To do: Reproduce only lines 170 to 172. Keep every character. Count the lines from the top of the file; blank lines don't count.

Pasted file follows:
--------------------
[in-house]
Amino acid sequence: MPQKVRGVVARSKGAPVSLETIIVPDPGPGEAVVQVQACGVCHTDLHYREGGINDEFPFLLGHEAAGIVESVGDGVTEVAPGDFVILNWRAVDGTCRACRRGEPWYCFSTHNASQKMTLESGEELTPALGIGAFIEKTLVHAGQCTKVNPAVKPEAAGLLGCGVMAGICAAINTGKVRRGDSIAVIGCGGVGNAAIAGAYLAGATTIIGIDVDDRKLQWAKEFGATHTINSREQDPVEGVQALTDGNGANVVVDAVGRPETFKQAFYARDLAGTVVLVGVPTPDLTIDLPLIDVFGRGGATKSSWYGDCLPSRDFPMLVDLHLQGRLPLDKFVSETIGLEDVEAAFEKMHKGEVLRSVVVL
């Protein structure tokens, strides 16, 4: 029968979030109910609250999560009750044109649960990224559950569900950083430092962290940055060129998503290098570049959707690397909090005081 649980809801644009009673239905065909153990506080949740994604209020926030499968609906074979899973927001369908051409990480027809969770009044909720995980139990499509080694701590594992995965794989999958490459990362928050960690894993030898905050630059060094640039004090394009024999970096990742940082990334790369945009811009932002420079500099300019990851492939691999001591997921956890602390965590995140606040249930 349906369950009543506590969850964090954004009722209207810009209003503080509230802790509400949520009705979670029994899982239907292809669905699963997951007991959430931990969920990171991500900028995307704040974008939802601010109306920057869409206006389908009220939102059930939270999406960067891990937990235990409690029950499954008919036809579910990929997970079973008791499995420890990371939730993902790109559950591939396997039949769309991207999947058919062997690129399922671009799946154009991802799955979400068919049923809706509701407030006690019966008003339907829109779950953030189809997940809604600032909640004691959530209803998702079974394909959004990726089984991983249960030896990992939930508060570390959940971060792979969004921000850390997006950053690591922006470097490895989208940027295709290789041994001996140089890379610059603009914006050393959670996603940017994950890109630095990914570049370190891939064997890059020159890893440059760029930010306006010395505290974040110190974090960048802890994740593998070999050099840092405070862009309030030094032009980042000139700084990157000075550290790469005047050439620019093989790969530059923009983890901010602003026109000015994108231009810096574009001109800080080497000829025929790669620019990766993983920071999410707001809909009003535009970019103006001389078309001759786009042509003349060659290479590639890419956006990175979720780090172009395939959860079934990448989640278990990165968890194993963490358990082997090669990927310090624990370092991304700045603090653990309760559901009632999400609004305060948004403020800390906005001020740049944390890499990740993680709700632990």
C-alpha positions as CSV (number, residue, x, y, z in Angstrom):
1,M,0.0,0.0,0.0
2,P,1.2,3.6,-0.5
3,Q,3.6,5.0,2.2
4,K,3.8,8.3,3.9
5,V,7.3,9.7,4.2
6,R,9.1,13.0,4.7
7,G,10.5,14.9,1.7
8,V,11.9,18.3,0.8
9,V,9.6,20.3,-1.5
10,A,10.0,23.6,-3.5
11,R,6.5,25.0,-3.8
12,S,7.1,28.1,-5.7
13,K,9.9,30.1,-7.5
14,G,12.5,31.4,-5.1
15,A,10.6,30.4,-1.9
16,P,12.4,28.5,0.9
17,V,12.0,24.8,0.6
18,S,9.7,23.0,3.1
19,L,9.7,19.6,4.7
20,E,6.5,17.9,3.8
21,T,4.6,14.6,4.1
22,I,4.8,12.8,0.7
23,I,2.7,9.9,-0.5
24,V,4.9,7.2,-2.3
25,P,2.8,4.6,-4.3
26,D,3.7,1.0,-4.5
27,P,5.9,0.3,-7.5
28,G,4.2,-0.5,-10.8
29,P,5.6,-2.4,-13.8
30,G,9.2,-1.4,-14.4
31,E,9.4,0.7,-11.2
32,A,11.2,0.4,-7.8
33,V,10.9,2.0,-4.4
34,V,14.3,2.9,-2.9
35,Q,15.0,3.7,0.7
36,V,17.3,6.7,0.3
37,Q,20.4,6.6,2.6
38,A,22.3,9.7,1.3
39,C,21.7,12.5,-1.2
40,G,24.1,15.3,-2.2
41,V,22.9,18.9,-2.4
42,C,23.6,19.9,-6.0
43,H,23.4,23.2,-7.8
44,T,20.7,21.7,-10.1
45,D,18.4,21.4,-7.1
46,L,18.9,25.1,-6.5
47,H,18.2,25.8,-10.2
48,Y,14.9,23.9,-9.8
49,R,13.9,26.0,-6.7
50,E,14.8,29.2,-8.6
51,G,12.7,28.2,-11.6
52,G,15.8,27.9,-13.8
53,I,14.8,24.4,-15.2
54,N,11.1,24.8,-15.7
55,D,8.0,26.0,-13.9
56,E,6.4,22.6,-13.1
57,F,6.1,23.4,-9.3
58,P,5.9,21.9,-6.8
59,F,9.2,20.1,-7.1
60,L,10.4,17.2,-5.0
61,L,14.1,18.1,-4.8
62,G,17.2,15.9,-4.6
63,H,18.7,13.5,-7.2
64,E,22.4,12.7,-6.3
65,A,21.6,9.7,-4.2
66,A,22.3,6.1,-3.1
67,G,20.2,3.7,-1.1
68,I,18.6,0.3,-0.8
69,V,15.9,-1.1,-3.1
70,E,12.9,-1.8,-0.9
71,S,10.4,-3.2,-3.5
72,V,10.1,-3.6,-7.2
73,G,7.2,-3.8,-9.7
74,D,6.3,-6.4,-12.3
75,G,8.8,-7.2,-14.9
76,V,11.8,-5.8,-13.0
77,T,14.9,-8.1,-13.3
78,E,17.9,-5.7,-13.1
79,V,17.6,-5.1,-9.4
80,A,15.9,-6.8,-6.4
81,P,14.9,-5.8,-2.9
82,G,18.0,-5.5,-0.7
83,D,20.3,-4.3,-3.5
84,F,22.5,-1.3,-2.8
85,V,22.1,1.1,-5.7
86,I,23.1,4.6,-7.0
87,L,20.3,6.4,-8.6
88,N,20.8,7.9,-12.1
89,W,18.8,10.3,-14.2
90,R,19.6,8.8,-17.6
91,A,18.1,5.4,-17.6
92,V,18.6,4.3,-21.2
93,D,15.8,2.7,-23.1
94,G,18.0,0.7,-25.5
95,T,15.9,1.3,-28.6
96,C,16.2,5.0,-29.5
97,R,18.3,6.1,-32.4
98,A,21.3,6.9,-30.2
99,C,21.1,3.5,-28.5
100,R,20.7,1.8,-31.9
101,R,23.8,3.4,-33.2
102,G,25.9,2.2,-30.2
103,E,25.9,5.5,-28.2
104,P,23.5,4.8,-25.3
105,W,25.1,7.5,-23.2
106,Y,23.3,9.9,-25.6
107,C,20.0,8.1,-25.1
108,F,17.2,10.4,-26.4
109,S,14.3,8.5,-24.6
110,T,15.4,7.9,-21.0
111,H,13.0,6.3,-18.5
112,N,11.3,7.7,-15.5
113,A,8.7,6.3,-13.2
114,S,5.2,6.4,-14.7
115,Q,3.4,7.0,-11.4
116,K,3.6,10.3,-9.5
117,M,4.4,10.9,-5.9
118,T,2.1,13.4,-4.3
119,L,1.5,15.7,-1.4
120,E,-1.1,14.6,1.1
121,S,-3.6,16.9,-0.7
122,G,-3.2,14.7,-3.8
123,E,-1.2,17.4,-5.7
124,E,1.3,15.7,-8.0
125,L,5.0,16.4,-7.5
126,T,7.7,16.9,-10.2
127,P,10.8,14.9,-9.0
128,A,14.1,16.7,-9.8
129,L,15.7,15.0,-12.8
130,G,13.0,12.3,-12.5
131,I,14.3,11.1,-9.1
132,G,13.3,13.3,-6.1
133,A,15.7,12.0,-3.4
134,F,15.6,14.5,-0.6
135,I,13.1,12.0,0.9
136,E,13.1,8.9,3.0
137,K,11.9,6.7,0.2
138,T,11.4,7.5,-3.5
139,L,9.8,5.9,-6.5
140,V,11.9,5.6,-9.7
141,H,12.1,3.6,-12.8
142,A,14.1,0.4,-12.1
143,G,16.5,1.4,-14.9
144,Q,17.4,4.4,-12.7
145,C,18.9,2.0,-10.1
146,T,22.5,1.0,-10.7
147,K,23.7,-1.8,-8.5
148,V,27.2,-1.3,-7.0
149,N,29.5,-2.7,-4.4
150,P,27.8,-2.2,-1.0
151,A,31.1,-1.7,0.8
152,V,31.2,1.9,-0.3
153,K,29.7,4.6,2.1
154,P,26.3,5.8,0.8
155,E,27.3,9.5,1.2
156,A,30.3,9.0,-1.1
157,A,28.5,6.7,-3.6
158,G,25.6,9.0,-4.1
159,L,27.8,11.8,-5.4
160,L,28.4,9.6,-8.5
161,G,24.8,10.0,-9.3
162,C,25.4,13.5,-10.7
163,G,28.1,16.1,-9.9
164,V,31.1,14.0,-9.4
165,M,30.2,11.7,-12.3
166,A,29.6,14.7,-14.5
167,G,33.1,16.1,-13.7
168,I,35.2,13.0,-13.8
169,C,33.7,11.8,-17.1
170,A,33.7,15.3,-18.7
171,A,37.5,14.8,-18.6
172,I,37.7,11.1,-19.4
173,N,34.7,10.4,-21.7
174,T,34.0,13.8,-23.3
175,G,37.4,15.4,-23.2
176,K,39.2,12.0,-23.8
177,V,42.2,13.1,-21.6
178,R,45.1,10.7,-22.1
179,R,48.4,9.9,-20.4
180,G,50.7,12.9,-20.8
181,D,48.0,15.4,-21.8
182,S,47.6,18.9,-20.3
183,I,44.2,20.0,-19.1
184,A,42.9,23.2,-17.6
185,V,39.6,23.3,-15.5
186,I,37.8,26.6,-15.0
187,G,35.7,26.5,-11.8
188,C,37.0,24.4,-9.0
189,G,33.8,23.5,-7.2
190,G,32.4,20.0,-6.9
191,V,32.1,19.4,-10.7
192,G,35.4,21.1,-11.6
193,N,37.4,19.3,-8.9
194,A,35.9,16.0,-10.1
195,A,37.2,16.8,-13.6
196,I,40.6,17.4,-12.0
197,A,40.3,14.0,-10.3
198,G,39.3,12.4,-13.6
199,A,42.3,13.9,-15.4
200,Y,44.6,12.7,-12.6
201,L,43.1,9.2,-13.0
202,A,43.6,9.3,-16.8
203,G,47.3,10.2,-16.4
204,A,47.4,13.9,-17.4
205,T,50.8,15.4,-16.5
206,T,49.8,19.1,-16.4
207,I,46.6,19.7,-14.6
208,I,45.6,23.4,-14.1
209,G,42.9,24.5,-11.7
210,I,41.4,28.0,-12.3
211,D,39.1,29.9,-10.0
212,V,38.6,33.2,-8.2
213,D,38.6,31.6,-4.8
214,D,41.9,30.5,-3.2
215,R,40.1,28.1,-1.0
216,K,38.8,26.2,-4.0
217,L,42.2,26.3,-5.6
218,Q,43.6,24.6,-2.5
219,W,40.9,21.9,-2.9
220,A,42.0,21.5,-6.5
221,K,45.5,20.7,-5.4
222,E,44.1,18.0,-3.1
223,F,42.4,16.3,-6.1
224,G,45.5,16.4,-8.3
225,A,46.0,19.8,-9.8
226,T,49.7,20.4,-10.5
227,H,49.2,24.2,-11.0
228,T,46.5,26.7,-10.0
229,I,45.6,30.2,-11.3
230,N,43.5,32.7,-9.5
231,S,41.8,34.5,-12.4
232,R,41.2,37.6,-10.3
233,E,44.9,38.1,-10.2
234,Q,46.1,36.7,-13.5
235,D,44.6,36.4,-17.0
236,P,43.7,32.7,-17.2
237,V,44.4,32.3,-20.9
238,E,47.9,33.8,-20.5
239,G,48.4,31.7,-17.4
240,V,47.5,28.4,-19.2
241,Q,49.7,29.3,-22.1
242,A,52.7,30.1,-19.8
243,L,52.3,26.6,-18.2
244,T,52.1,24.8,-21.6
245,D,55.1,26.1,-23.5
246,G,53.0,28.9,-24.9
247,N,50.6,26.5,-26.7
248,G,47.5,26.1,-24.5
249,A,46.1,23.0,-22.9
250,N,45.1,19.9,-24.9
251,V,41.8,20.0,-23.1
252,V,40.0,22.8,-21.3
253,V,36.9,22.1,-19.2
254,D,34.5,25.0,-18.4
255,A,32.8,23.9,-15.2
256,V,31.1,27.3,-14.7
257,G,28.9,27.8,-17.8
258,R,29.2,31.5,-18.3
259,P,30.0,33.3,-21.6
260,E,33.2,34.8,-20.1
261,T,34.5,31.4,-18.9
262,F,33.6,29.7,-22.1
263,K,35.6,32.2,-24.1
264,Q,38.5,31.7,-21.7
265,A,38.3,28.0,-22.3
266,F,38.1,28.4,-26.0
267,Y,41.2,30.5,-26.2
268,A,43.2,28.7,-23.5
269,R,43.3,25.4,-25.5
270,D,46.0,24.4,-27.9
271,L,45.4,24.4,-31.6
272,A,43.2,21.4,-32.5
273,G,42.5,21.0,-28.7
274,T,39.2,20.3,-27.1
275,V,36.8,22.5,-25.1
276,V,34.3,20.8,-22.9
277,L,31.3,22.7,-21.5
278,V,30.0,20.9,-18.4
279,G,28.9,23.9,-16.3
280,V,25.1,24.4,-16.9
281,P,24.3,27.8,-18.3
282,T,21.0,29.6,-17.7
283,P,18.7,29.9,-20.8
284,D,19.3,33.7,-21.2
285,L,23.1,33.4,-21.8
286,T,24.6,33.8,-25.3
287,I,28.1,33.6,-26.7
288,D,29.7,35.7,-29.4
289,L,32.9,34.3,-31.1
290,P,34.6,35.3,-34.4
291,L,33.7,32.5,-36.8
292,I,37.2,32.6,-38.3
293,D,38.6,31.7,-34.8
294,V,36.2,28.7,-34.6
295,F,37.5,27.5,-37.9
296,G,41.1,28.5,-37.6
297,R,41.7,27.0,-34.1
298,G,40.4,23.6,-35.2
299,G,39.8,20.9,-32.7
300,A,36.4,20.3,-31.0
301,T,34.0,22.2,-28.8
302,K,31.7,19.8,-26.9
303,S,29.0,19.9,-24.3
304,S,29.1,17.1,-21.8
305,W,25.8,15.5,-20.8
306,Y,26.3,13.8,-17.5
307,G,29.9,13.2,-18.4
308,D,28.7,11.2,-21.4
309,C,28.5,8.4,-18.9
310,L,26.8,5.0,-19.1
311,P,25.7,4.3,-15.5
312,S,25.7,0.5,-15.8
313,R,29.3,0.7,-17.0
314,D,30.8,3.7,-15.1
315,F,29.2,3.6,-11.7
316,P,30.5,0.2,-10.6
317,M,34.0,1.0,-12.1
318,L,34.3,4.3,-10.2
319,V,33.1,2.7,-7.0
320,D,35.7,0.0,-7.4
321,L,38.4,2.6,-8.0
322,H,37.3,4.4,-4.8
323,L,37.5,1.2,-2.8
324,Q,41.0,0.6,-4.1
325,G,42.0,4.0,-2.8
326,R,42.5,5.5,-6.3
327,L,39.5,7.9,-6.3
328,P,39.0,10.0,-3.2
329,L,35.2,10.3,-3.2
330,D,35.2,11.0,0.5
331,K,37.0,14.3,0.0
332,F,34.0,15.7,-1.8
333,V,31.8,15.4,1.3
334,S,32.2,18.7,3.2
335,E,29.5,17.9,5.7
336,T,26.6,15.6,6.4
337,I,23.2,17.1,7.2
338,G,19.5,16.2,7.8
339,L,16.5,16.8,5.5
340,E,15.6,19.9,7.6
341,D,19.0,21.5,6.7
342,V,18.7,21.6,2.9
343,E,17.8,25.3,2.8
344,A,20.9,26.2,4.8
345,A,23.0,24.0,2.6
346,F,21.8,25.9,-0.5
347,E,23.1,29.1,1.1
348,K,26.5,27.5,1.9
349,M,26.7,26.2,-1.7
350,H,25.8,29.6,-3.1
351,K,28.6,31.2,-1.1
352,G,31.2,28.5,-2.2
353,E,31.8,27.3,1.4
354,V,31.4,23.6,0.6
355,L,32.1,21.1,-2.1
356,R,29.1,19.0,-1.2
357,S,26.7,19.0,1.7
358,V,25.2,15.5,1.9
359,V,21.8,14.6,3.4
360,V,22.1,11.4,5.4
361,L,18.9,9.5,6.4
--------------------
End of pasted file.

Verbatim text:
166,A,29.6,14.7,-14.5
167,G,33.1,16.1,-13.7
168,I,35.2,13.0,-13.8